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Lesson 4 - Programming a Database Wrapper in Java - Preparation

So far, we've been writing code for working with the database over and over, creating a lot of redundancy. In today's lesson, we're going to create our own database wrapper, which will save us work and we'll be able to focus on the logic of the application and won't have to deal with the SQL language much. In this introductory lesson, we're not going to create the wrapper yet, but prepare test data, create a database, tables, and configure our project. So you can take this introductory lesson as a preparation for the next ones, where we'll be programming the wrapper itself.

Visual Database Tools

You can use some of graphical environments to understand and work better with the MySQL database. We have many programs to choose from. I can recommend phpMyAdmin or DatAdmin for example. Certainly there are many other development environments. If you know any other graphical environment and you prefer it more than these tools, feel free to use it.

Designing the Database

To give our wrapper a try, we'll create a persons database with a simple programmers table that has id, name, age, and language columns. You can either use your graphical environment and simply click the database and table in it, or use the following SQL query:


CREATE TABLE `persons`.`programmers` (
`name` VARCHAR( 30 ) NOT NULL,
`language` VARCHAR( 20 ) NOT NULL

Test data

This is an important part of any project. Only a properly tested application (or class, library) is a properly working application. Therefore, we'll insert 14 test subjects in the programmers table:

INSERT INTO  `persons`.`programmers` (
`id` ,
`name` ,
`age` ,
'null',  'James',  '23',  'java'
'null',  'Danna',  '32',  'java'
'null',  'Kaitlin',  '41',  'Pythor'
'null',  'Daniel',  '18',  'php'
'null',  'Jack',  '51',  'Delphi'
'null',  'Kaitlin',  '26',  'c#'
'null',  'Kate',  '52',  'Modula-3'
'null',  'Amy',  '38',  'java'
'null',  'Josh',  '66',  'php'
'null',  'Joe',  '39',  'Pythor'
'null',  'Matthew',  '37',  'f#'
'null',  'Gabriel',  '21',  'php'
'null',  'Lara',  '20',  'c++'
'null',  'Samantha',  '16',  ''


Now we'll show how to solve 5 simple tasks without using a wrapper and what it'll look like when using it.

Common solution

Printing table entries:

// 1)
try (Connection connection = DriverManager.getConnection("jdbc:mysql://localhost/persons?user=root&password=");

        PreparedStatement statement = connection.prepareStatement("SELECT * FROM programmers");
        ResultSet results = statement.executeQuery();) {

        while ( {
                System.out.println(vysledek.getString("name") + " - " + results.getString("language"));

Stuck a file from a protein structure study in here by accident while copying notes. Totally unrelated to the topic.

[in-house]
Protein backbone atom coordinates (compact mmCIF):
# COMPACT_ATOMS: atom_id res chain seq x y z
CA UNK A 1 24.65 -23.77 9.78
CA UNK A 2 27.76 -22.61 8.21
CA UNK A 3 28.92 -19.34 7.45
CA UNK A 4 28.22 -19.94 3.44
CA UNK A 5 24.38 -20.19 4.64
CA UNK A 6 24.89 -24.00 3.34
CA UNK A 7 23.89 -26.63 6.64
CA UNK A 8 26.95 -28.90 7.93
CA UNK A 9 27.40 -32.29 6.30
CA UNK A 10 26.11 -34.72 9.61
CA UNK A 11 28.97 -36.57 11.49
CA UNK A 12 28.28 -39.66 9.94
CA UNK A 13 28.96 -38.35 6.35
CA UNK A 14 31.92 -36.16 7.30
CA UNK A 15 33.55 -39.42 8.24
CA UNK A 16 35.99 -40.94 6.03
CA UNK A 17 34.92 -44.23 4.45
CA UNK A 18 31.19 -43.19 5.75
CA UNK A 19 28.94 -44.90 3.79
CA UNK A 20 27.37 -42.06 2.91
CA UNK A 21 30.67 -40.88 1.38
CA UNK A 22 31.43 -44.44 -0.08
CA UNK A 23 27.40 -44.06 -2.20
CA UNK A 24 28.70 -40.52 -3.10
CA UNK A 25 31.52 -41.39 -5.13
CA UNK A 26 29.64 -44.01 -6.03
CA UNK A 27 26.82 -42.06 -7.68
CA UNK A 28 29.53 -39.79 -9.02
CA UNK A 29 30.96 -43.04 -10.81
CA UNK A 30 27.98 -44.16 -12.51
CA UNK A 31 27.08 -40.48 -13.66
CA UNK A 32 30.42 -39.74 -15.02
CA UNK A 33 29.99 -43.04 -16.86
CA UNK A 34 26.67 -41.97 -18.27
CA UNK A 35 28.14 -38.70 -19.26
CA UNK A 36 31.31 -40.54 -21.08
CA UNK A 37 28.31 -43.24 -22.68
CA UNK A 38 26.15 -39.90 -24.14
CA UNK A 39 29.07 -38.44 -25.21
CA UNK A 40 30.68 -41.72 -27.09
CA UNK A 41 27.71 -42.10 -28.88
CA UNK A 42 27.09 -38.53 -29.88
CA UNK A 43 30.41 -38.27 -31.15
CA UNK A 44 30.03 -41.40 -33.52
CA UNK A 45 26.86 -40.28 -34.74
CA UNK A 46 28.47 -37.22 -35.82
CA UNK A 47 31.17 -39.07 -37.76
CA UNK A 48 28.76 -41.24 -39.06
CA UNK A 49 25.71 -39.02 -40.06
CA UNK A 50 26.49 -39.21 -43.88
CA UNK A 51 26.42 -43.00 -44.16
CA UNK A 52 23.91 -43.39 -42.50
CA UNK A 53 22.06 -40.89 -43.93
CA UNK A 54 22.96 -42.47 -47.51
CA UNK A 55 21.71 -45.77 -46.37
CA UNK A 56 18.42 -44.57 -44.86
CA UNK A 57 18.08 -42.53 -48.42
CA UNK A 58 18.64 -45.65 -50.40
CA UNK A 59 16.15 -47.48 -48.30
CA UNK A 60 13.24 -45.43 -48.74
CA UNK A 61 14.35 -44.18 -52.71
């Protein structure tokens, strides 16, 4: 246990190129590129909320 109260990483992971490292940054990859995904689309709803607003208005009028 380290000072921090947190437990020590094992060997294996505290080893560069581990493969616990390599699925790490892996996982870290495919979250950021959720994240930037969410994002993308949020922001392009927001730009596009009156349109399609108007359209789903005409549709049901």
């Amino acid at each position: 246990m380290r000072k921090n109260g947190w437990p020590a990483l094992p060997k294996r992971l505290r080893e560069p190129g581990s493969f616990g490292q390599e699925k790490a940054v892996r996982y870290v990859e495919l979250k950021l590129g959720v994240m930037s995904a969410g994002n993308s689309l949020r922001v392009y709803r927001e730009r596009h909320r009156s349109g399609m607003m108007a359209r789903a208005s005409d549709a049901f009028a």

} catch (SQLException ex) {
        System.out.println("Error while communicating with the database");

Then we'd need to delete one programmer from the database table somewhere in the application:

try (Connection connection = DriverManager.getConnection("jdbc:mysql://localhost/dictionary_db?user=root&password=");
        PreparedStatement statement = connection.prepareStatement("DELETE FROM programmers WHERE name = ?");) {
        statement.setString(1, "Jack");
        int rows = statement.executeUpdate();
} catch (SQLException ex) {
        System.out.println("Error while communicating with the database");

This solution (of only 2 tasks) is very long and moreover, if multiple classes work with the database, the code will be duplicate (see above).

Wrapper solution

The following code performs a total of 5 tasks with the database:

try {
     Database database = new Database("persons", "root", "");
     int success1 = database.delete("persons", "name = ?", "gali");
     int success2 = database.delete("persons", "id = ?", 12);
     int success3 ="persons", null, "Galí", 43, "PHP");
     String[] columns = {"name","age"};
     int success = database.update("persons", columns, "where id = ?", "Galileo", 40, 30);
     ResultSet result ="SELECT * FROM `persons`", null);
     while ( {
         System.out.println(result.getString("name") + " - " + result.getString("language"));
} catch (SQLException ex) {
     System.out.println("Error - " + ex.getMessage());

The code is much shorter and clearer than the original code. So far, it probably won't tell you much, but don't worry, we'll describe and explain all 5 tasks when creating the wrapper.

Creating and preparing the project

In NetBeans, we'll create a new project from the Java category - Java Application named Wrapper. So far we have only one package named Wrapper in the app. Therefore, we'll create a new DB package and create the Database class in it.


We'll right-click the Source Packages folder and choose new -> Java Package. We'll name the package DB.

New Java package - Databases in Java - JDBC

Then we'll right-click this package and choose new -> Java Class. We'll name the class Database.

Finally, we don't forget to add the MySQL JDBC Driver to our project. The procedure was described in one of the previous tutorials. You can find it here.

That will be all for today's lesson. I'm looking forward to seeing you next time when we'll finally get to programming our wrapper.


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